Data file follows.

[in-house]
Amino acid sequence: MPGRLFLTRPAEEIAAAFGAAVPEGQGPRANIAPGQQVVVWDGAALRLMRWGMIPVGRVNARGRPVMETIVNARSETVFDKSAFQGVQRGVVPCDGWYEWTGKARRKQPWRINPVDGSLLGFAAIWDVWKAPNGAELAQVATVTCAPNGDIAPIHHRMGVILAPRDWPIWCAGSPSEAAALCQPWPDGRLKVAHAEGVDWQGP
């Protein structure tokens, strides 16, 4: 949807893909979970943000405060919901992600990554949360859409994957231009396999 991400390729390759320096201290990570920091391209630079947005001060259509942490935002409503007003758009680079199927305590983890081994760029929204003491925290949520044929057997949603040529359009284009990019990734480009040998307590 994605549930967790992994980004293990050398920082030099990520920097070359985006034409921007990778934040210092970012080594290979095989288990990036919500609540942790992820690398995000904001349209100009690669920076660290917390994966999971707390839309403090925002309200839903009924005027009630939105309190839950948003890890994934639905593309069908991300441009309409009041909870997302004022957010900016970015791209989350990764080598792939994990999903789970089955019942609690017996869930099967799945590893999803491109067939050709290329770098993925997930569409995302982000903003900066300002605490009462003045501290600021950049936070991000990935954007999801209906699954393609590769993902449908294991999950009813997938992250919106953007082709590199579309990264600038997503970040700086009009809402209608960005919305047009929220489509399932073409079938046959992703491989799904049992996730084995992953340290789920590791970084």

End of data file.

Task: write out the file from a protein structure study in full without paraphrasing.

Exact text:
[in-house]
Amino acid sequence: MPGRLFLTRPAEEIAAAFGAAVPEGQGPRANIAPGQQVVVWDGAALRLMRWGMIPVGRVNARGRPVMETIVNARSETVFDKSAFQGVQRGVVPCDGWYEWTGKARRKQPWRINPVDGSLLGFAAIWDVWKAPNGAELAQVATVTCAPNGDIAPIHHRMGVILAPRDWPIWCAGSPSEAAALCQPWPDGRLKVAHAEGVDWQGP
């Protein structure tokens, strides 16, 4: 949807893909979970943000405060919901992600990554949360859409994957231009396999 991400390729390759320096201290990570920091391209630079947005001060259509942490935002409503007003758009680079199927305590983890081994760029929204003491925290949520044929057997949603040529359009284009990019990734480009040998307590 994605549930967790992994980004293990050398920082030099990520920097070359985006034409921007990778934040210092970012080594290979095989288990990036919500609540942790992820690398995000904001349209100009690669920076660290917390994966999971707390839309403090925002309200839903009924005027009630939105309190839950948003890890994934639905593309069908991300441009309409009041909870997302004022957010900016970015791209989350990764080598792939994990999903789970089955019942609690017996869930099967799945590893999803491109067939050709290329770098993925997930569409995302982000903003900066300002605490009462003045501290600021950049936070991000990935954007999801209906699954393609590769993902449908294991999950009813997938992250919106953007082709590199579309990264600038997503970040700086009009809402209608960005919305047009929220489509399932073409079938046959992703491989799904049992996730084995992953340290789920590791970084």